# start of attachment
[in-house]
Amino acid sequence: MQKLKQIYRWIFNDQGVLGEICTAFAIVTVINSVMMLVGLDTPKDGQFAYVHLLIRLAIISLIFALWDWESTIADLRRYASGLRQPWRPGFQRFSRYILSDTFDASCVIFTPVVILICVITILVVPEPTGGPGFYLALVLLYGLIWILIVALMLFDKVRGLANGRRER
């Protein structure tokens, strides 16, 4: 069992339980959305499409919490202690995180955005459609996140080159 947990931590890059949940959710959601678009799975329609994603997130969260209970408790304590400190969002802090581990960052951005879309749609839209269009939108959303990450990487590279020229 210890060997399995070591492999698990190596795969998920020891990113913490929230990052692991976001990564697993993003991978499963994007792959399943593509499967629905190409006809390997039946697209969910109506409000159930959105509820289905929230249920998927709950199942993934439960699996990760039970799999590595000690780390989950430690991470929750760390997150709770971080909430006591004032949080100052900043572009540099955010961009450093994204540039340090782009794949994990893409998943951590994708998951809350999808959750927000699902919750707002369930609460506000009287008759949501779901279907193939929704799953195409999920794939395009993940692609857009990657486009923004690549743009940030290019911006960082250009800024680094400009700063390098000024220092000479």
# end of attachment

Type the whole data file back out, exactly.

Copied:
[in-house]
Amino acid sequence: MQKLKQIYRWIFNDQGVLGEICTAFAIVTVINSVMMLVGLDTPKDGQFAYVHLLIRLAIISLIFALWDWESTIADLRRYASGLRQPWRPGFQRFSRYILSDTFDASCVIFTPVVILICVITILVVPEPTGGPGFYLALVLLYGLIWILIVALMLFDKVRGLANGRRER
């Protein structure tokens, strides 16, 4: 069992339980959305499409919490202690995180955005459609996140080159 947990931590890059949940959710959601678009799975329609994603997130969260209970408790304590400190969002802090581990960052951005879309749609839209269009939108959303990450990487590279020229 210890060997399995070591492999698990190596795969998920020891990113913490929230990052692991976001990564697993993003991978499963994007792959399943593509499967629905190409006809390997039946697209969910109506409000159930959105509820289905929230249920998927709950199942993934439960699996990760039970799999590595000690780390989950430690991470929750760390997150709770971080909430006591004032949080100052900043572009540099955010961009450093994204540039340090782009794949994990893409998943951590994708998951809350999808959750927000699902919750707002369930609460506000009287008759949501779901279907193939929704799953195409999920794939395009993940692609857009990657486009923004690549743009940030290019911006960082250009800024680094400009700063390098000024220092000479």